A Middle aged man sometimes unexpectedly finds himself with a chunk of spare time amongst the activities of his day. A rare occurrence, he makes certain when this happens that he uses this time in the best way he knows how – by doing precisely nothing. We find him sitting on the kerb idly tossing pebbles amongst autumn leaves at the back of an inner city hotel. His thoughts run.
There is a tree roughly opposite his seating place, nearly empty of leaves but laden with a city of birds. The man has never seen so many birds condensed into a single location. Each branch droops under the weight of its occupants. The man thinks that the tree is like a kaleidoscope of chittering shapes and colours. He spots fantails and sparrows and finches and blackbirds and native pigeons and waxeyes and thrushes, loosely assembled into specie-based factions. He feels for the braches that support a large group of heavy looking birds, blackly silhouetted against the sky.
A woman stands underneath the tree by the road dressed in a vivid Cobalt blue coat, black leggings, black boots. She has a felt beret pushed rakishly over the side of her shock of auburn hair. Her eyes are furtive. The man notices the sky behind her melting slowly from azure to light pink to something more like her coat.
Overhead the birds continue their recreational politics, preening, or jumping from branch to branch. The man wonders if he is foolish to consider that two birds sitting snugly against one another may be in love. Love in high branches, a concentric safety, where two hearts orbit each other.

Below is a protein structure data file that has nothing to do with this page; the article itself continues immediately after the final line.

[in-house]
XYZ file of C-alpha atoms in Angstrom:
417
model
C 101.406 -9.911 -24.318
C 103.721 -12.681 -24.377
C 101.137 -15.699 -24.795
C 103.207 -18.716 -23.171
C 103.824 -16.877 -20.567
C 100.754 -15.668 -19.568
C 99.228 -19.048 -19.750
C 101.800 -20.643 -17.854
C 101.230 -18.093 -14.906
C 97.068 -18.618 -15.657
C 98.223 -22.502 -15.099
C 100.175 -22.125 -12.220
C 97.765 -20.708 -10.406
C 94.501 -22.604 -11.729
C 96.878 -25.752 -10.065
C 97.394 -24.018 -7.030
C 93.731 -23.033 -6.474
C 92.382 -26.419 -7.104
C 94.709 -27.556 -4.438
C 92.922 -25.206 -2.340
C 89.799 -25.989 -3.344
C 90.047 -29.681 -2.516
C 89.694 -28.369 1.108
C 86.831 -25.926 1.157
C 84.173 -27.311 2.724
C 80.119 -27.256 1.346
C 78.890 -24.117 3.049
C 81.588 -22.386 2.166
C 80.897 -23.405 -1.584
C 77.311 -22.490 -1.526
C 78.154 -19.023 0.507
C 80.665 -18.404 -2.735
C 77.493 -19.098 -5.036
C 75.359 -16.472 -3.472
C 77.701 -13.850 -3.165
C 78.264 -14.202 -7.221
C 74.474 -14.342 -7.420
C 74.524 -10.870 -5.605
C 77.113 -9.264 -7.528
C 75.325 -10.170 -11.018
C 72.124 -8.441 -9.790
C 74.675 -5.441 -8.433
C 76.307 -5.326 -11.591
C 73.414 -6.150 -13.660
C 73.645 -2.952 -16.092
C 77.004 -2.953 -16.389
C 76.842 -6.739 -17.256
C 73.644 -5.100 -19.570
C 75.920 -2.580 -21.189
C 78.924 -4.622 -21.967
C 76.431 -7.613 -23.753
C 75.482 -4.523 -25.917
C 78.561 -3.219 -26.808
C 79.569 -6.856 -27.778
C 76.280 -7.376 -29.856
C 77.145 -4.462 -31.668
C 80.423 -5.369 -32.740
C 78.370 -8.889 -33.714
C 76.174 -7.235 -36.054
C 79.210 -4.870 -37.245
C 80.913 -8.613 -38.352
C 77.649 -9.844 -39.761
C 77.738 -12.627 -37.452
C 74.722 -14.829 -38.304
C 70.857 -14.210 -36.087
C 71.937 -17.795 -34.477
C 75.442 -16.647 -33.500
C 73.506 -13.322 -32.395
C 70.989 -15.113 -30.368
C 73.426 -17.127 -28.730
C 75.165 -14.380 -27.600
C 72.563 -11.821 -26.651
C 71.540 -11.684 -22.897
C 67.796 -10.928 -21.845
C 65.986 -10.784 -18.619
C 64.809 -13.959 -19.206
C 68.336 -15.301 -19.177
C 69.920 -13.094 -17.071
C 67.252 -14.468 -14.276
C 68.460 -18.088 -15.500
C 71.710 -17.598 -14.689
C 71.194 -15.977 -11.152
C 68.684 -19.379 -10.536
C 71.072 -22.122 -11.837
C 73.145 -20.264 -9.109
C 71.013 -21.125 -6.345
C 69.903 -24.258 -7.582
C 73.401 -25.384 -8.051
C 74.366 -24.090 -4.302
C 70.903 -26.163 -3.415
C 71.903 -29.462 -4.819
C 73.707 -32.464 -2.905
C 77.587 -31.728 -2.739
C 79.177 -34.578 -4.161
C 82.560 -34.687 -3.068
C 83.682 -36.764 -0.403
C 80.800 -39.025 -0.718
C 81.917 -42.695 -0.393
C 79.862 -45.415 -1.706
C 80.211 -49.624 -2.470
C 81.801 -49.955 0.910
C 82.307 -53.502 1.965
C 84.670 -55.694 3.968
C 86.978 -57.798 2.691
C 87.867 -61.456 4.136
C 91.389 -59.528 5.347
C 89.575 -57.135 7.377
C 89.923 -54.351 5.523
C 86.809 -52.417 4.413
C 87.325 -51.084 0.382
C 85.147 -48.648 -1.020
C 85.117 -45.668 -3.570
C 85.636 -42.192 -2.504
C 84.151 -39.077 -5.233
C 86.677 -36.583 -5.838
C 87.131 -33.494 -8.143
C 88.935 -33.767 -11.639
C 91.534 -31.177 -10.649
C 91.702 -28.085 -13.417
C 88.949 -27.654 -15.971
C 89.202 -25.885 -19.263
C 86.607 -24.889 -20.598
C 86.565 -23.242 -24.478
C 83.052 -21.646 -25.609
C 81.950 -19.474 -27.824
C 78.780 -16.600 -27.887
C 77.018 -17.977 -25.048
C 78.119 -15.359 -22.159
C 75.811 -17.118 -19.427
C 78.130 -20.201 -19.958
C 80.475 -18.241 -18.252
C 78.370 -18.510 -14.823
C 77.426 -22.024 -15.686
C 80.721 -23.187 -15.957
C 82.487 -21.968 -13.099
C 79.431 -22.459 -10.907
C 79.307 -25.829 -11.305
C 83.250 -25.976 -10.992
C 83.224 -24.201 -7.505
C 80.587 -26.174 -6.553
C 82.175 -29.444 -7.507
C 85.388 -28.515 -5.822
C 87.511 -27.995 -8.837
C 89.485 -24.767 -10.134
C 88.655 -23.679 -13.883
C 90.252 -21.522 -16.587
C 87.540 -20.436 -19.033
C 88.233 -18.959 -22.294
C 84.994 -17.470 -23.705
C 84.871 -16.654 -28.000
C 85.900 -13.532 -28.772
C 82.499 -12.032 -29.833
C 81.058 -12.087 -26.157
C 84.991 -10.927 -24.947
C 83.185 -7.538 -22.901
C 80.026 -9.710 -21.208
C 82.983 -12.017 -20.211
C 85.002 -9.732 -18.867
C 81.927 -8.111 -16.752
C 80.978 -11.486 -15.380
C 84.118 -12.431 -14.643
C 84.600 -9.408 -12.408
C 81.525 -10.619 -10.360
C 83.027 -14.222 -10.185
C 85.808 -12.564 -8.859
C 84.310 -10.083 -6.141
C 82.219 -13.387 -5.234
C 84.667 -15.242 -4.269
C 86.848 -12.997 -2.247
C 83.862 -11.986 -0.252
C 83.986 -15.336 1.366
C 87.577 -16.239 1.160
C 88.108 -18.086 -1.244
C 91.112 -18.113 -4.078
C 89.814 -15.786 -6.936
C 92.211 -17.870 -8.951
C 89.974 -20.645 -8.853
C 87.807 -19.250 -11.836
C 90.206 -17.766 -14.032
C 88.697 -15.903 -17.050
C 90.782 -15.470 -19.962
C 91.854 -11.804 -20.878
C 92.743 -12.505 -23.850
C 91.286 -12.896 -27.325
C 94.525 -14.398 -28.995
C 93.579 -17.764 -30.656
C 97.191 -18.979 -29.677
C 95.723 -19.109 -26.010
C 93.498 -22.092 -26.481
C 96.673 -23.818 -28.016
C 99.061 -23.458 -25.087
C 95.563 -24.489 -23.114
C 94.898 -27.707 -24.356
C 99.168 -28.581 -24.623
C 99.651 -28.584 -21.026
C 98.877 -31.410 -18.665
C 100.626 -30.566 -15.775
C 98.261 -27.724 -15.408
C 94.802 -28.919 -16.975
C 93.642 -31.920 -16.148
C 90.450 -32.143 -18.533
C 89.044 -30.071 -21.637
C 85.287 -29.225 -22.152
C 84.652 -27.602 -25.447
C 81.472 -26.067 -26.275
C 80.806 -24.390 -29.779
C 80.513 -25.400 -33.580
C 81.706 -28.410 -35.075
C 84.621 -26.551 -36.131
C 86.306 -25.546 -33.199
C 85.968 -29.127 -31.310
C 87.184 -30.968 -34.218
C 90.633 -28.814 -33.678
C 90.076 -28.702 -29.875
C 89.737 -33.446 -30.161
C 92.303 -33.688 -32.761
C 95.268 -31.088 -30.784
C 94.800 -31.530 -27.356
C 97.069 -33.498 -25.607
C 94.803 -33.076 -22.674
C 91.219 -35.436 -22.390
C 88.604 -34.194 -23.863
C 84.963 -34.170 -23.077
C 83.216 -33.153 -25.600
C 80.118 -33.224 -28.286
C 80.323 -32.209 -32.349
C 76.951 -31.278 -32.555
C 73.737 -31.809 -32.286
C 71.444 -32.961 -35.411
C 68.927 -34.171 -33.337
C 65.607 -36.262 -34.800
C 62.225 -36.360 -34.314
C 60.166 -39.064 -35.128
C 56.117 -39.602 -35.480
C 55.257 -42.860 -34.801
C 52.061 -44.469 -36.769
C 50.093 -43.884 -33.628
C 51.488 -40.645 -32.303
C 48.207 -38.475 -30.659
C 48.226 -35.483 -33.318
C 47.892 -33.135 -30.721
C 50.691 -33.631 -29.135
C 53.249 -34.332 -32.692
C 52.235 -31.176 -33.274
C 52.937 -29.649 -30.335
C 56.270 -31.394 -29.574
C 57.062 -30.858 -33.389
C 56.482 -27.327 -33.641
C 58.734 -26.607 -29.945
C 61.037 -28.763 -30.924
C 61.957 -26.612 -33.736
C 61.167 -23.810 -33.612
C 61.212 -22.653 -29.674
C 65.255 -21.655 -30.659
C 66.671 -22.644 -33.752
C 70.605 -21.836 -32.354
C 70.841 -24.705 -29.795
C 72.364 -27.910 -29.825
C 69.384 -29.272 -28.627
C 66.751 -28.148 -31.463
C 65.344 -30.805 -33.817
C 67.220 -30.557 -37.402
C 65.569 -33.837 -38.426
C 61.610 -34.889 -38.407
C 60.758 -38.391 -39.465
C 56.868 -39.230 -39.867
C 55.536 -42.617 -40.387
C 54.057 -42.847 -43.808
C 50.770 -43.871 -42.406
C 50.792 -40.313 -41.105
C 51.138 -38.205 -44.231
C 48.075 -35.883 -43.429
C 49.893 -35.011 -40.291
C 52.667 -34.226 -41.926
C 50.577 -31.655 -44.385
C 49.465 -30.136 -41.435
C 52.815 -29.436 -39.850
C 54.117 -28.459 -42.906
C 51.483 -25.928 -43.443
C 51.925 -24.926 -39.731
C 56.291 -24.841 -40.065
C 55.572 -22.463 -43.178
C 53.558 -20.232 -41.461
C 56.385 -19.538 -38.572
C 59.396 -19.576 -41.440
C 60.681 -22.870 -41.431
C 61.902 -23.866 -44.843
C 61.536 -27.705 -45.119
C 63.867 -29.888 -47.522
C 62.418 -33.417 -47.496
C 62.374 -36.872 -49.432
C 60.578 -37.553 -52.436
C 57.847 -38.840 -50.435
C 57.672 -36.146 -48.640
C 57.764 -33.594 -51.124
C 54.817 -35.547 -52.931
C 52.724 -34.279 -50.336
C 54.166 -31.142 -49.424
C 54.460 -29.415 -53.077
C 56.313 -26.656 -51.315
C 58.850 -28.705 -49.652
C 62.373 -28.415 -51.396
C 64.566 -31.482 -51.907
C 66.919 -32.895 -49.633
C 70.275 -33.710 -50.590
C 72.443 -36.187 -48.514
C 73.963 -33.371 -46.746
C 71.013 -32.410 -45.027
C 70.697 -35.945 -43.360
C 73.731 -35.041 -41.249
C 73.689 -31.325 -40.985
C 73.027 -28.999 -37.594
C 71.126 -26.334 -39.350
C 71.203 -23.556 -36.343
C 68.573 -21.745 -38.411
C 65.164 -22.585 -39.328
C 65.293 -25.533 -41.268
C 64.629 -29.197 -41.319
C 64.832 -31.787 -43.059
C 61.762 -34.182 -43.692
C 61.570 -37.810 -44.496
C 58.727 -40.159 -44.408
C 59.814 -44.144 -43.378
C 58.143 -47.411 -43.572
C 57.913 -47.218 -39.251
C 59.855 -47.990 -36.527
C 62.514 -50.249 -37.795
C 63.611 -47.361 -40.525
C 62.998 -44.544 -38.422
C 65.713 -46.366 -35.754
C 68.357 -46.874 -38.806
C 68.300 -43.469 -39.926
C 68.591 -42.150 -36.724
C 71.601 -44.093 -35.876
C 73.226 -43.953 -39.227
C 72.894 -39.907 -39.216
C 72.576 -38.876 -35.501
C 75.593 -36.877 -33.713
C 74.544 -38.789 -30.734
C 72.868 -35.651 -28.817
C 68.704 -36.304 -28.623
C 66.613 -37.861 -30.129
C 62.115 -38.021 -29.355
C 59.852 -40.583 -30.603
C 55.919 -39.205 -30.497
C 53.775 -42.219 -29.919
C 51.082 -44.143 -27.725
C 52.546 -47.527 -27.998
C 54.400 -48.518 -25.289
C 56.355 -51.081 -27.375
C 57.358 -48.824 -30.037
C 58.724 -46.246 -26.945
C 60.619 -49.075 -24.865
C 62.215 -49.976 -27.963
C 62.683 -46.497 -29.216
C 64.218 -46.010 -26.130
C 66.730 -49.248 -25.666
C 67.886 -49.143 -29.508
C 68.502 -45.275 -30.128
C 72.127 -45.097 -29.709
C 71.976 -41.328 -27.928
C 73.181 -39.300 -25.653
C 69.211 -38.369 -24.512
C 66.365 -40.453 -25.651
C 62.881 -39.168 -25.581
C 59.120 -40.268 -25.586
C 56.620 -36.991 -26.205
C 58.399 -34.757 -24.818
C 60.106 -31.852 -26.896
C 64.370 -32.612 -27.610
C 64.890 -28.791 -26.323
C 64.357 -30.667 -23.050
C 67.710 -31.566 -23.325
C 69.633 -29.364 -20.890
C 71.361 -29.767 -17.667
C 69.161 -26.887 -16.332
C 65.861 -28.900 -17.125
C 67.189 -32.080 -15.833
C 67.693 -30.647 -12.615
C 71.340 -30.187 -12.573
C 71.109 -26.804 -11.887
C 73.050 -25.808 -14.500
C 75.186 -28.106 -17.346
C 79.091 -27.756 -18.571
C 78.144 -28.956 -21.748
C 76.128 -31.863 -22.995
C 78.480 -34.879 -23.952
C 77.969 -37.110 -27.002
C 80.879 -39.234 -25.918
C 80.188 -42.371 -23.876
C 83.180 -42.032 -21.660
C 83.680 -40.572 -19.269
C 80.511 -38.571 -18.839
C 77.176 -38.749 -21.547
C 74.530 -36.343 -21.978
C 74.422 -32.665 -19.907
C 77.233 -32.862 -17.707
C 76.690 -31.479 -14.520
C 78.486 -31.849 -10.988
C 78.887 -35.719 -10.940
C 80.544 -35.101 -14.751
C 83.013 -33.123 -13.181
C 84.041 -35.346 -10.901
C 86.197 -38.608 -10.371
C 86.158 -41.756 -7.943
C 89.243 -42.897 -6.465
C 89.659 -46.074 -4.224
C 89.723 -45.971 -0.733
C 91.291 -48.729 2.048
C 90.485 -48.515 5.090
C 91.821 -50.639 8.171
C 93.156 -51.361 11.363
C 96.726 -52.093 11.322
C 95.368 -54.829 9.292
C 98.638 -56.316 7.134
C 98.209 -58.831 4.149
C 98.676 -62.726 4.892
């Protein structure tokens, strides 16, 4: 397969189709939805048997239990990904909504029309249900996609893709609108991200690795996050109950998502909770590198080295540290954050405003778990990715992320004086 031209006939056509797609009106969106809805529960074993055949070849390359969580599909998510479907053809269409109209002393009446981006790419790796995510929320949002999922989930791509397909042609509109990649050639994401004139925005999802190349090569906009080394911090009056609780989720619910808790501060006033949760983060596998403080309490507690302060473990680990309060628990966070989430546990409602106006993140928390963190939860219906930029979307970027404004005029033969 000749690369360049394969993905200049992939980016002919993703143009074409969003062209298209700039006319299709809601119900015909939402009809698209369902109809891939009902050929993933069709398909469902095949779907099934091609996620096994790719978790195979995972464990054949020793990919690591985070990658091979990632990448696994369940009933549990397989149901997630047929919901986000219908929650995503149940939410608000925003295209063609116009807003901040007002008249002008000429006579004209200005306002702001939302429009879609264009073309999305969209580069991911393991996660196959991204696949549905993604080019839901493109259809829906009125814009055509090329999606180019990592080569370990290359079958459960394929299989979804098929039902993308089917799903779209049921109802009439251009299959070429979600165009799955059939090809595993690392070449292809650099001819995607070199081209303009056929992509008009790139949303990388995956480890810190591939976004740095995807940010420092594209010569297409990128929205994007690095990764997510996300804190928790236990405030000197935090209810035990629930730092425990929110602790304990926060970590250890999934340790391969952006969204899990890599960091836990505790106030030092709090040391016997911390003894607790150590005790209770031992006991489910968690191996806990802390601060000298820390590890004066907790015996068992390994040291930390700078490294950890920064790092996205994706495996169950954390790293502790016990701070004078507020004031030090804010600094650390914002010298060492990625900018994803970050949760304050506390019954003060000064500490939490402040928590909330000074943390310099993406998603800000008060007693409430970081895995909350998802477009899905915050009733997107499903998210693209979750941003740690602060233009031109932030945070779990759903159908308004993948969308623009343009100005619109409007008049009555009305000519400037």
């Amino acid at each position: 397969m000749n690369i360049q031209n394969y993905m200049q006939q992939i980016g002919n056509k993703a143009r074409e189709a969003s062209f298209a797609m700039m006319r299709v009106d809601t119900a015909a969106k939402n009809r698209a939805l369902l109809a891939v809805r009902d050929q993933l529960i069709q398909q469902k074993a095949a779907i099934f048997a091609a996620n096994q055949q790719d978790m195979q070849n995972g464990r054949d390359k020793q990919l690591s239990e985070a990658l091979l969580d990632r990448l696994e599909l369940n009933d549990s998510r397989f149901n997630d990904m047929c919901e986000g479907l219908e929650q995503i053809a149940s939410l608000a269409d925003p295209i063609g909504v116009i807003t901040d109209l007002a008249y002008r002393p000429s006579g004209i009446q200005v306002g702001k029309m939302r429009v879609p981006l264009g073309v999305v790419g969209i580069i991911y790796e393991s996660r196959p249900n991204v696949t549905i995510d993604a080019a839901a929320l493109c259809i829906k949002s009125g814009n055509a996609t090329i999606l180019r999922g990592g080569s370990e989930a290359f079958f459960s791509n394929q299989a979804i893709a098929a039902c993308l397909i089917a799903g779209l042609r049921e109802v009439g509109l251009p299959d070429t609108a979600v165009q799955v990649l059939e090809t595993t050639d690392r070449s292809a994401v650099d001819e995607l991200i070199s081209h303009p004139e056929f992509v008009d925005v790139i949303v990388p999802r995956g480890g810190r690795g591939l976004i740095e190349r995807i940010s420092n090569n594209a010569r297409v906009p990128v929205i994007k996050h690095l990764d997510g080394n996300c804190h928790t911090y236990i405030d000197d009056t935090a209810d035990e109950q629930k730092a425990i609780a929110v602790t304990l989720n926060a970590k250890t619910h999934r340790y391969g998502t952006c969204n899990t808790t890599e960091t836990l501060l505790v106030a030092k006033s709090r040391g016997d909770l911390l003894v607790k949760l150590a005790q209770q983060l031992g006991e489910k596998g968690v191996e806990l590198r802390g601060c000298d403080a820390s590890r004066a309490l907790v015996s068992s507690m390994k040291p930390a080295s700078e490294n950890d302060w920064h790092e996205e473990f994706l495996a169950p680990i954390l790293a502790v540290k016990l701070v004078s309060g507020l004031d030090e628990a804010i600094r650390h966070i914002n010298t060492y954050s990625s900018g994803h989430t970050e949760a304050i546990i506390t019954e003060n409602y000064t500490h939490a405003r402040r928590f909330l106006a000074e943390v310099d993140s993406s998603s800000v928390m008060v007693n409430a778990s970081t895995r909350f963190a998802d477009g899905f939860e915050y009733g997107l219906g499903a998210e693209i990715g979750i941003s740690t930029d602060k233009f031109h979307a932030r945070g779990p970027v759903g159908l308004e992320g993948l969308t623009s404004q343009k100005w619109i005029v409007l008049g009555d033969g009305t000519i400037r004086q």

Just then an old car pulls up and the woman gets in without a word. As she does she casts her gaze across the scene, something between a survey and a goodbye. Her eyes pass over the spot where the man sits but they don’t linger. As the car starts up and crawls forward there is a sharp retort from the exhaust, a gunshot-like backfire. The tree explodes in a squall of tawny arrows as birds flee the sound in every direction. For a moment the air is filled with a haphazard firework as the fleeing birds exodus radiates them outwards. The flight of individual birds appear random but the combined shape of their flight makes the sky look like a black firecracker has exploded – silhouettes against a steadily more blue sky. Crazy cinders drop and swerve as like finds like. Out of the initial chaos small bands become groups become packs. Only a few seconds have passed and a small haze of blue smoke hangs lazily over the road.
The tree is shivering its relief, every bough lightened, like a spring released. As it quivers an organic dancing the man thinks that it must momentarily feel like a sapling again, light and joyous. He is reminded of the way he felt when he heard his partner had become pregnant – two years ago.